While Valentine’s Day may already be behind us, I think the whole month of February, or at least the remainder of this week, deserves to pump out some extra love, don’t you agree? And since we’re already into the second month of 2017, I owe you another Cake of The Month. All that said, I thought it would be incredibly appropriate to bring you a chocolate peanut butter number because I’m pretty sure it’s been scientifically proven by tastebuds around the world that chocolate + peanut butter is the ultimate flavor combo and if flavors were people, this couple would be the “it” one and super in love.
So… Post-Valentine’s Day Cake of The Month, comin’ atcha nice and sweet.
I’ve been having a lot of fun planning out this year’s cake recipes, and while I do have a chocolate layer cake on the blog already, this dark chocolate layer cake is a little different from that, though very similar. I want to show you how not every chocolate cake is created equal (just like not every chocolate chip cookie is either), and how changing up just a few things in your ingredient list can yield not only a different flavor, but also a different texture and density.
To change things up for this dark chocolate cake while using my classic chocolate cake recipe as a guide, I wanted to create a deeper, darker, less sweet flavor without sacrificing any moisture. So I opted for half granulated and half brown sugar rather than straight up granulated. This sugar blend brings some extra moisture to the crumb while also giving the dark chocolate of the Dutch processed cocoa powder (rather than unsweetened cocoa powder) some deeper molassesy notes. I also completely cut out the buttermilk and opted for doubling the amount of eggs to 4. More eggs = denser texture = heavier, sturdier cake to complement the dark chocolate essence I was aiming for.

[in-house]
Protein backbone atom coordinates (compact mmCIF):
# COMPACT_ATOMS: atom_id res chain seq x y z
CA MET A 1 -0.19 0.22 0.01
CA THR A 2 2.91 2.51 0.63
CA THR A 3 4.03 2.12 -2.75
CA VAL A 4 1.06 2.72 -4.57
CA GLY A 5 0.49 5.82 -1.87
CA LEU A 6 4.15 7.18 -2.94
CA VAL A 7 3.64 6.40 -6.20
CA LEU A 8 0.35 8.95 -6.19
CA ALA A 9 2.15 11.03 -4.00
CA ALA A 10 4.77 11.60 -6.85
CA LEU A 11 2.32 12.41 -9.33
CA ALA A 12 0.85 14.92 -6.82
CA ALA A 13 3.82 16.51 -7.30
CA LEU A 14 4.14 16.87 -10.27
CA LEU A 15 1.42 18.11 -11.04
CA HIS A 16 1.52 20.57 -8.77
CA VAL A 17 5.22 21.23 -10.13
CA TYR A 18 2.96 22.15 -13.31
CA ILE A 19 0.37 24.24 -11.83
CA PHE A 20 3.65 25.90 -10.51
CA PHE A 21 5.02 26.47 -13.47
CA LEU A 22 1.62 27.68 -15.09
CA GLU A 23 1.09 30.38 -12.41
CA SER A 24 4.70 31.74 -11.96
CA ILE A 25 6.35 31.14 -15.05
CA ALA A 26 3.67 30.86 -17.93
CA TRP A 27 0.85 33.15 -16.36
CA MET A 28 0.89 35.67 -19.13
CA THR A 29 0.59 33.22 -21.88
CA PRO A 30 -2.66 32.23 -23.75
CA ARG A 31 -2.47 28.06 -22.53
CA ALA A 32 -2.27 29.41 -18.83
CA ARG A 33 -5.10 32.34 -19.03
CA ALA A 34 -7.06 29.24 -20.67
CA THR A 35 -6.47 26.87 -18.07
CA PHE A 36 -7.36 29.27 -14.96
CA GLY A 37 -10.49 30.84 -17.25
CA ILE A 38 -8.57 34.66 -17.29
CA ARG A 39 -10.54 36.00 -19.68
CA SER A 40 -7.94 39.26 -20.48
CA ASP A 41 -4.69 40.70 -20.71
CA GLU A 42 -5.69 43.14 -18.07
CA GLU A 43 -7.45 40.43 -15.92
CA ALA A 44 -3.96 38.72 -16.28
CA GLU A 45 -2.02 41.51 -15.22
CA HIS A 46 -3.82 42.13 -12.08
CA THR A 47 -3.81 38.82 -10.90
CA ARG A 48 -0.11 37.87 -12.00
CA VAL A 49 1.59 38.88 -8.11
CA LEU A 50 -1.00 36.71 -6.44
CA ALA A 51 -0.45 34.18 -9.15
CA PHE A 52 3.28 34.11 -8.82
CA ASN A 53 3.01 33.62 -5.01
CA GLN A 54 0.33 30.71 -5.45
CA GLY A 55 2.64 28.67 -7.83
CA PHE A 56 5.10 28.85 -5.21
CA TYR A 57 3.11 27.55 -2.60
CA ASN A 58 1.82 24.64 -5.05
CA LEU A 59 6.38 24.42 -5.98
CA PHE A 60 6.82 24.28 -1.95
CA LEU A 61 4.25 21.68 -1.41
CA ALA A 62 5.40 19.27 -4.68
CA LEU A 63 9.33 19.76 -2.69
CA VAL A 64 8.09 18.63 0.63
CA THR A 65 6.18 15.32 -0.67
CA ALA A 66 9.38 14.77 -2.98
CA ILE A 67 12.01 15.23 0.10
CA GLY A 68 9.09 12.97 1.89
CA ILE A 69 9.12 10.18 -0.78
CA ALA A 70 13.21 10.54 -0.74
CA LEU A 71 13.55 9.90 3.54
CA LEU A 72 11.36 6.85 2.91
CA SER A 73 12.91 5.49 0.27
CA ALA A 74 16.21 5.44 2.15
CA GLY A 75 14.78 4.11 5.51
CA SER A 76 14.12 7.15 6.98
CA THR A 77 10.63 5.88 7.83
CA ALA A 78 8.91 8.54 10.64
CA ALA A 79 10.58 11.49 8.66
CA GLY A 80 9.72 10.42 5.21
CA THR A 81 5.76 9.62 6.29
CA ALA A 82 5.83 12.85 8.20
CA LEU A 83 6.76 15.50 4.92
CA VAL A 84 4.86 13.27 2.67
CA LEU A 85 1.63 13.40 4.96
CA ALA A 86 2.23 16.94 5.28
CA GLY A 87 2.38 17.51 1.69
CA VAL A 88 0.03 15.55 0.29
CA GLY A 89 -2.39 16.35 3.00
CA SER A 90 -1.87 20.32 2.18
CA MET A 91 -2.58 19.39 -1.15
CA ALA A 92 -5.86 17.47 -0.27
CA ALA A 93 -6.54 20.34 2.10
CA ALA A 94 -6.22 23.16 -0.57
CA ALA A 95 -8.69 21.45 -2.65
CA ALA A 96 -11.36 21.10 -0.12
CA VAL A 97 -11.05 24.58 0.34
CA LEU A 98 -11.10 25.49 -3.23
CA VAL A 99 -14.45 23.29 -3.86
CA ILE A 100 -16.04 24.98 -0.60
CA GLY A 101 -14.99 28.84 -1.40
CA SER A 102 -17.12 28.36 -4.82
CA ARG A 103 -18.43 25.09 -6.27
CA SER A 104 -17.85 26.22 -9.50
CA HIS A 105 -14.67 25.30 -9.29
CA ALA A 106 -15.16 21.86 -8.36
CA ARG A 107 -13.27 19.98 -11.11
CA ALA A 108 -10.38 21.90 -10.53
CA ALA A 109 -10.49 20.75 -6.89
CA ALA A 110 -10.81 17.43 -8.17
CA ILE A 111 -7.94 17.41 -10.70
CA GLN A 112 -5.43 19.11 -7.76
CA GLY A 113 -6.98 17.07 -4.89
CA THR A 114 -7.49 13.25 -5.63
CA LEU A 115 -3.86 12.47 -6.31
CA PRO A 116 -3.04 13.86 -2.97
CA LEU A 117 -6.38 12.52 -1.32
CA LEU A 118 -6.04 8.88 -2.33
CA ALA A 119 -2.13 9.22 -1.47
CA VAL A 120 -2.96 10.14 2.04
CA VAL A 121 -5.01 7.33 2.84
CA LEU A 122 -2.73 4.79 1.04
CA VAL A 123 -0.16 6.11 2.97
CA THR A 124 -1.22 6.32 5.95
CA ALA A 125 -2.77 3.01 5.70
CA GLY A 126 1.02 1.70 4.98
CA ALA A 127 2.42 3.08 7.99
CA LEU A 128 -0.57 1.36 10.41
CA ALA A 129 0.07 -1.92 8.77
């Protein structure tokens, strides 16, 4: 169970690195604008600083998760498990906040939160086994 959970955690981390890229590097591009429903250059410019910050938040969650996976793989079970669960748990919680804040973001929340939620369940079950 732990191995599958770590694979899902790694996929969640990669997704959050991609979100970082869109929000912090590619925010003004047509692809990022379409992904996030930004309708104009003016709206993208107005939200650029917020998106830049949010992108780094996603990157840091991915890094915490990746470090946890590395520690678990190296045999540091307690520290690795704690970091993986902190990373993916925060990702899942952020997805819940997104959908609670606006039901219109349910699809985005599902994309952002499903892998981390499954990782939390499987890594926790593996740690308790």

Now. The most important player here in this cake game: peanut butter buttercream. BELIEVE ME when I tell you that this frosting is a little gift from the cake gods. It is absolutely irresistible, and I can tell you from experience that you may find yourself with several dirty spoons and way less frosting than you thought you had once you have one lick of this stuff. To say it’s incredible is somehow an understatement. And the best part? It’s so freaking simple.
Butter, creamy peanut butter, powdered sugar, a touch of vanilla, and some milk/cream/water. I’ve been making this frosting for years and it never disappoints. Try it on pretzels, graham crackers, a yellow cake, brownies… Truly anything that pairs well with peanut butter. No judgment if it never sees anything other than your dark chocolate cake and a spoon, though.
This cake was a request by my manager at work for her birthday, and it certainly did not disappoint. I shared this cake with several coworkers over the course of a couple days, and there may or may not have been elbow shoves over the last few slivers.
Of course, no dark chocolate cake with peanut butter frosting is complete without a generous sprinkle of chopped peanut butter cups, so while you’re at it, toss some into the smear of frosting between the two cake layers.